Students learn by doing. By creating and maintaining personal websites, students can put what is taught in the classroom into practice. Moreover, the website moves any lesson into the world beyond the classroom.
Why Should I Try It? (For Teachers)
- Faculty collaboration: If all students at a learning institution were to create websites, that body of websites could become a single touchpoint across curricula. Students in English, for example, could be asked to upload their essays, which could then be used in history or art or psychology classes as a jumping-off point for historical research projects.
- Student collaboration: Can websites still be useful if used in only one class? Yes! Students in biology, for example, could be assigned to write a blog, in which they summarize and share a link to their favorite biology-related news of the week. Classmates could then read and comment on another classmate’s blog entry. At the end of the semester, the student could write a research essay about their blog’s theme—a subject about which he/she has already become quite knowledgeable.
- Student motivation: It is true that collaboration can be achieved on Blackboard, Canvas, or other learning management systems, but those systems exist for students only while they are in school. The website, however, lives on. And because the students can use the website to market themselves to universities and/or employers, they are more invested in creating interesting, polished content.
- Small time commitment: Student-created websites are created by the students. There has been a push to “gamify” learning and to incorporate new technology into the classroom. Teaching concepts such as gamification seem designed almost solely with student engagement in mind. We know that engaged students make for educated students, but does engagement come at the cost of redesigning an entire syllabus or mastering a host of new tech tools or with making teachers less enthusiastic about teaching? With the student website, the upfront work for teachers is minimal. These websites can be created by the students in 30 minutes or less.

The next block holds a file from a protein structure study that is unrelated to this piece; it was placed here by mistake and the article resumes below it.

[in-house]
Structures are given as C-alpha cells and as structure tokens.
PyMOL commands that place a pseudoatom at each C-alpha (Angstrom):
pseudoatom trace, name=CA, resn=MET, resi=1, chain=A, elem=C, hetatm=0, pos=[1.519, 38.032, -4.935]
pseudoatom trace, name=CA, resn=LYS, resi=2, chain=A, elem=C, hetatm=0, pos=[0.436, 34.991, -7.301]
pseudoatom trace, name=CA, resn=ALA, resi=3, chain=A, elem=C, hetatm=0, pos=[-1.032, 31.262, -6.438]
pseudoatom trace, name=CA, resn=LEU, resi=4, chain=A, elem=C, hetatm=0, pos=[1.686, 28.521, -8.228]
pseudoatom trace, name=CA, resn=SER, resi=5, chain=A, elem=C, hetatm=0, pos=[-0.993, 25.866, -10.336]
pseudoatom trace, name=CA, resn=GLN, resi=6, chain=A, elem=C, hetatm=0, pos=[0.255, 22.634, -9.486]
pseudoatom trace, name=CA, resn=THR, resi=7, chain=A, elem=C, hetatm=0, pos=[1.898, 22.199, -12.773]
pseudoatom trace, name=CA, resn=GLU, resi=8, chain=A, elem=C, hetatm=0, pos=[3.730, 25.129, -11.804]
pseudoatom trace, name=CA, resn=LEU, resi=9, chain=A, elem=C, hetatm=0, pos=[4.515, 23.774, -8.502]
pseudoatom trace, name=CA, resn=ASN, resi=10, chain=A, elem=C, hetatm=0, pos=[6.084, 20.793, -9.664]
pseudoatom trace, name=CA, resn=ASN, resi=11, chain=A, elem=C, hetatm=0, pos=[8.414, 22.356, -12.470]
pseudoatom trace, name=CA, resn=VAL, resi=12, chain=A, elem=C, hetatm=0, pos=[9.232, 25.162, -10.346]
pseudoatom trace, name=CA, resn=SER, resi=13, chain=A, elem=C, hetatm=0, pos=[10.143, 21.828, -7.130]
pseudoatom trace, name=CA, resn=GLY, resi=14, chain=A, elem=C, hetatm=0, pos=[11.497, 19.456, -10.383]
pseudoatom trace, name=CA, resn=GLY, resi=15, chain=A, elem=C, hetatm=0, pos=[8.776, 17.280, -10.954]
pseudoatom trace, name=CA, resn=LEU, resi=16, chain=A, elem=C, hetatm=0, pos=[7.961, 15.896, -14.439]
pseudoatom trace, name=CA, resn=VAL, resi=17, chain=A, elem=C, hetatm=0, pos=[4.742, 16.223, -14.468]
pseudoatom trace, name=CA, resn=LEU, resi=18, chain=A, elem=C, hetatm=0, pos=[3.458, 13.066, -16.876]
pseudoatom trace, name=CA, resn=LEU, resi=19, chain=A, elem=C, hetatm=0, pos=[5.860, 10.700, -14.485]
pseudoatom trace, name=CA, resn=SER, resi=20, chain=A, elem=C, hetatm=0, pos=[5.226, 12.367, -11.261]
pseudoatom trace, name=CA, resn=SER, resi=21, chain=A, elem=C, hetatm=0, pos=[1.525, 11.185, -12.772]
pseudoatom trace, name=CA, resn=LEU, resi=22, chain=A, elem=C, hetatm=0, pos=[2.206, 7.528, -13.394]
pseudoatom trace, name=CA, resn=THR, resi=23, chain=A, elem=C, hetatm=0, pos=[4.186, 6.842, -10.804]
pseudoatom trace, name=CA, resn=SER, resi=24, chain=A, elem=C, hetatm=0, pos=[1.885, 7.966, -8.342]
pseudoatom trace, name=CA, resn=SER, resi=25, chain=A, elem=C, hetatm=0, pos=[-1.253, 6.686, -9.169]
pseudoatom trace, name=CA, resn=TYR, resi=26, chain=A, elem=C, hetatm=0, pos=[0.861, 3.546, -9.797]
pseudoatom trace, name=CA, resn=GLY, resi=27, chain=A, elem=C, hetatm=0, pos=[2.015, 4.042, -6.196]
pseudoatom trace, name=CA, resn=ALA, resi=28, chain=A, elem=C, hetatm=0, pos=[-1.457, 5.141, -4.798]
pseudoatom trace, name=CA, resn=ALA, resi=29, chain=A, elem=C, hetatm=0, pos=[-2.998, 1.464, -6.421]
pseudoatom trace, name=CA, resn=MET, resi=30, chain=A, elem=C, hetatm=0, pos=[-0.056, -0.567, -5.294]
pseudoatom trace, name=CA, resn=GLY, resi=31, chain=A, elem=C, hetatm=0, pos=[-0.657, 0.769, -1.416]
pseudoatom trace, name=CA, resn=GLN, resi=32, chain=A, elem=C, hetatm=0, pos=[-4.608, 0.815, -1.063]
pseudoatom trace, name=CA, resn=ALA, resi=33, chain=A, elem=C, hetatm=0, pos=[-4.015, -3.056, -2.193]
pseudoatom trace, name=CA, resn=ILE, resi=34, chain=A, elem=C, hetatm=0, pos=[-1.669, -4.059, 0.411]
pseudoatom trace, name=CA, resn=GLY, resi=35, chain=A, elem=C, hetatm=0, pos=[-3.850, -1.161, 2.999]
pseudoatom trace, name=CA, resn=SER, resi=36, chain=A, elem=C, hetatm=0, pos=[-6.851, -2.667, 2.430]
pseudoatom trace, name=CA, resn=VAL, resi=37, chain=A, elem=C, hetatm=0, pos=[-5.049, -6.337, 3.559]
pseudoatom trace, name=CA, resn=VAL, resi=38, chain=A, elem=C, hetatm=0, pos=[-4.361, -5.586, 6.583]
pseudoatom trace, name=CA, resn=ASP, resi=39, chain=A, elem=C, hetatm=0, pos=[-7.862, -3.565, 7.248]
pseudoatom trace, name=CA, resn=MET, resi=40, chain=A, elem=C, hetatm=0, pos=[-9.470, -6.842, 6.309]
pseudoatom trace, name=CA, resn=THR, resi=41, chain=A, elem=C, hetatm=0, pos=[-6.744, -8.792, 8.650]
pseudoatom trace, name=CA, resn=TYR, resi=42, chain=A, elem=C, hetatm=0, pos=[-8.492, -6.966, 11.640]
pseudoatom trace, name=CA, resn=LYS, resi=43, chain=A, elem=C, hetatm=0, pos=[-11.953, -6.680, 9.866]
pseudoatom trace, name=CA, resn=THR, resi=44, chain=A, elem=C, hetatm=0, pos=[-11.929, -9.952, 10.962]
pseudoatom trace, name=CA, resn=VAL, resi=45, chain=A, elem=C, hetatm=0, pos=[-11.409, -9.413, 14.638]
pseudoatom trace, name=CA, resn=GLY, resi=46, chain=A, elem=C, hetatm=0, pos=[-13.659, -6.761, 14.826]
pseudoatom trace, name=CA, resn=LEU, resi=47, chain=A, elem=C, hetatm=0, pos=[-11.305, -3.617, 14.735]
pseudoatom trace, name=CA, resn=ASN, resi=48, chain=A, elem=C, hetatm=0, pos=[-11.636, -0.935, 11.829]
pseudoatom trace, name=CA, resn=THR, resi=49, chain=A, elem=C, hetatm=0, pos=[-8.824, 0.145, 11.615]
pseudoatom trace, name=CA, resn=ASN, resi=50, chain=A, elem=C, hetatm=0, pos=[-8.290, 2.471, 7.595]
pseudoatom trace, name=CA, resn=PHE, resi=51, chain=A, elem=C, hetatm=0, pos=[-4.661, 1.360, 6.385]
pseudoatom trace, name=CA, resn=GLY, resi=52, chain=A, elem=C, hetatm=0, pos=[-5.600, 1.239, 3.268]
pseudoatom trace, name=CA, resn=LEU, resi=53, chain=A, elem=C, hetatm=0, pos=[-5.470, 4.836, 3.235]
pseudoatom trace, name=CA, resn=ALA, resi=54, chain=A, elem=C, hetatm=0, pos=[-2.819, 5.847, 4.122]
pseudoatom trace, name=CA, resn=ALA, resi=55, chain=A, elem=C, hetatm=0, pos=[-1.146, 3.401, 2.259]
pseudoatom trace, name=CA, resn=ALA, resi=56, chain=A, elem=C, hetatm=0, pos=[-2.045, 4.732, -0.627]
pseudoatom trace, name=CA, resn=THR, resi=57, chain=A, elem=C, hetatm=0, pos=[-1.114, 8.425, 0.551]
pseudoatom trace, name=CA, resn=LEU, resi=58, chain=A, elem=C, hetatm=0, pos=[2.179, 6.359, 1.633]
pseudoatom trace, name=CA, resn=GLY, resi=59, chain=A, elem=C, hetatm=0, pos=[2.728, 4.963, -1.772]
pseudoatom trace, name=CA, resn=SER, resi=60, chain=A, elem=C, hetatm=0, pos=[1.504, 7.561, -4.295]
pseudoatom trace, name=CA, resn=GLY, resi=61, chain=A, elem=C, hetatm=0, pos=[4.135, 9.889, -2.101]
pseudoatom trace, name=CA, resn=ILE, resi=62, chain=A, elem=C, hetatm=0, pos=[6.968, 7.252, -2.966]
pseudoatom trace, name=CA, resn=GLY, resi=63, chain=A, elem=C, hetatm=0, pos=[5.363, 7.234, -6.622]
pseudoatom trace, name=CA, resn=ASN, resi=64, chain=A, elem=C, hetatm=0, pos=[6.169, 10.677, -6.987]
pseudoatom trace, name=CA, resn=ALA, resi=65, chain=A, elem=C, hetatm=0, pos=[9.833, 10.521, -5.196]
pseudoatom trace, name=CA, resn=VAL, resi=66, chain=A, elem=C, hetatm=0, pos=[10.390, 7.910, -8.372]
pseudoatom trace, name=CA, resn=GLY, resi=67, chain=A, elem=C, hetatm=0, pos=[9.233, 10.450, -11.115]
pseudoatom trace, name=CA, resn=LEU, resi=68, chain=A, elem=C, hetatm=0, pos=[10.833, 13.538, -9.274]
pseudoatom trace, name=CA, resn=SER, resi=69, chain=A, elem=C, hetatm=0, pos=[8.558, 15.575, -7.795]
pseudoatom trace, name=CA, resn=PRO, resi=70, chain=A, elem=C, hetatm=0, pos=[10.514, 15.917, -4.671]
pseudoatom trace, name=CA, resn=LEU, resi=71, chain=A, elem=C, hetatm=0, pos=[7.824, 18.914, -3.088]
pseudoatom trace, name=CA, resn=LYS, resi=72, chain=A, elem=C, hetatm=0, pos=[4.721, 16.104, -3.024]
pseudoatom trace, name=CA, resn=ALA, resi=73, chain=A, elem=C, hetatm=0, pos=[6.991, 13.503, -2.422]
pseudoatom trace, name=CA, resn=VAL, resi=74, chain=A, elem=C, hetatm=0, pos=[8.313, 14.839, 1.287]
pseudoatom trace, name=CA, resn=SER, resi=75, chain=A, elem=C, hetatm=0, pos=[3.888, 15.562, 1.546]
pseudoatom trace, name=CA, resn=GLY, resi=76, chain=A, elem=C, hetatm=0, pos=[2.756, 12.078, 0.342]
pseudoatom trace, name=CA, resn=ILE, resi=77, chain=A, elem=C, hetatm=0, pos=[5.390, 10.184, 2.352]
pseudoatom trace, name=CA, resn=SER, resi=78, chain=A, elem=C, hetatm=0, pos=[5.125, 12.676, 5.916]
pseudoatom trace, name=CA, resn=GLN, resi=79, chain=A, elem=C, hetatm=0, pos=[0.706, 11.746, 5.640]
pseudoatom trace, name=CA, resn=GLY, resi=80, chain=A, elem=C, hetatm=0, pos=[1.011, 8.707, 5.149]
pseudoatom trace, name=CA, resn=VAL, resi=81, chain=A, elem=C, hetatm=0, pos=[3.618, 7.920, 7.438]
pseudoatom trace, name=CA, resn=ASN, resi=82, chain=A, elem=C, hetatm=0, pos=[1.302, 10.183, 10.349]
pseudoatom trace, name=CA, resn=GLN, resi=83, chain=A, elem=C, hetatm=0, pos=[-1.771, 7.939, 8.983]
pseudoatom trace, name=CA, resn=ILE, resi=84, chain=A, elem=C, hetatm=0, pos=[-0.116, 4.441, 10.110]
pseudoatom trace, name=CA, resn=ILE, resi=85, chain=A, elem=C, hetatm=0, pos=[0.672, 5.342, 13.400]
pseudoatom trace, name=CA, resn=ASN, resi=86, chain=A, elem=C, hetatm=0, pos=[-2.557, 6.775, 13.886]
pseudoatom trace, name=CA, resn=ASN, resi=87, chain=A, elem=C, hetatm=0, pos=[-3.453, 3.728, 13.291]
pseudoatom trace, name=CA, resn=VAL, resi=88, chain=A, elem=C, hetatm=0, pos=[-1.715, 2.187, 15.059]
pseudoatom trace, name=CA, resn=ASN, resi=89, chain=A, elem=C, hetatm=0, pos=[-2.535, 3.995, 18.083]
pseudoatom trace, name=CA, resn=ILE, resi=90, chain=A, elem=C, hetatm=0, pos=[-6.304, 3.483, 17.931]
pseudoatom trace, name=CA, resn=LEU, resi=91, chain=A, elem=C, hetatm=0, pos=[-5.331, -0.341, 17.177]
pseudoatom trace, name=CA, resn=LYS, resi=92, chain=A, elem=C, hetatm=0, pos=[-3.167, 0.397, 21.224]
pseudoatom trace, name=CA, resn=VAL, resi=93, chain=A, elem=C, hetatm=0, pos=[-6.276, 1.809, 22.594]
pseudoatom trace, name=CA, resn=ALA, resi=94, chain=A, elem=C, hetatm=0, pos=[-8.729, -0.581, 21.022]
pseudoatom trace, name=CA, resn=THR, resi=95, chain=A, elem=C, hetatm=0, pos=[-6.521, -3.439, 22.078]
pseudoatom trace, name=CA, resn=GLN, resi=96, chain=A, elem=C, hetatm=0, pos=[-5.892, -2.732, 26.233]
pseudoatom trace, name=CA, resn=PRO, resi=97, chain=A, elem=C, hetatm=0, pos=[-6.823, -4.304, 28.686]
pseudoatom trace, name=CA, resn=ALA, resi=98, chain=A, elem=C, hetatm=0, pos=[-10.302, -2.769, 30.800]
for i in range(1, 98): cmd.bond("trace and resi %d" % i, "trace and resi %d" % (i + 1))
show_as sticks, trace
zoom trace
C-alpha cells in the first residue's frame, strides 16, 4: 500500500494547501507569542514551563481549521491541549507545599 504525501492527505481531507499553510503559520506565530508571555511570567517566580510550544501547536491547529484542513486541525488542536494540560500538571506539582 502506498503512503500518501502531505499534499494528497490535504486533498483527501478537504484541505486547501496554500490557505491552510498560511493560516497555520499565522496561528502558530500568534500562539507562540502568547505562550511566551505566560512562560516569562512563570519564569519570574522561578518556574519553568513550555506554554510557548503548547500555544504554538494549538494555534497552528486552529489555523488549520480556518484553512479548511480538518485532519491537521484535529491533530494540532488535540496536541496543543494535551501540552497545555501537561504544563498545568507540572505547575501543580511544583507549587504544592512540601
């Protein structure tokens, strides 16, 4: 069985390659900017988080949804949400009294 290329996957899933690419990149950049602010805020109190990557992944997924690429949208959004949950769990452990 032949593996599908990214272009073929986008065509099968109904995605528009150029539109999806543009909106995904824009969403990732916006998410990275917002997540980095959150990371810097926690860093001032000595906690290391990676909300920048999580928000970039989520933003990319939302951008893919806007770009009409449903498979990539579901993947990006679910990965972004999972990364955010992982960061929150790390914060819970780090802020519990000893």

- Free: Using a web-building platform such as WordPress, Wix, or Squarespace, a website can be built for free.
Why Should I Try It? (For Students)
- Dynamic marketing tool: Unlike a traditional portfolio (either in hard copy or as a collection of computer files), a website is dynamic. You need only add a new page or menu option to your website if you would like to segregate classes or subjects. Moreover, you can add, remove, and revise content over time, crafting a site that showcases examples of your best work and that communicates your interests and areas of expertise. Thus, the website becomes a dynamic self-marketing tool.
- Market differentiator: We have all heard stories about, or have lived through, applying for a job that requires experience. Yet, to gain the necessary experience, the applicant needs to get that job. It’s a classic catch-22. Whether you apply to a university or apply to a job, you will be asked to provide evidence or examples of your work. Transcripts are typically not enough to differentiate one applicant from another. But a website can allow universities and employers to put a literal face to your name, to get a sense of your personality. And, most importantly, the work products that a you choose to feature on your site, whether those products are essays, artwork, business proposals, or research, show experience that can set you apart from other job or college applicants. Moreover, a website shows initiative and creativity.
- Small time commitment: With a little prep work, a website can be set up in 30 minutes or less. Once the basic website is built, you can simply add text, links, files, etc. to maintain the site. Such maintenance activities can typically be completed within minutes.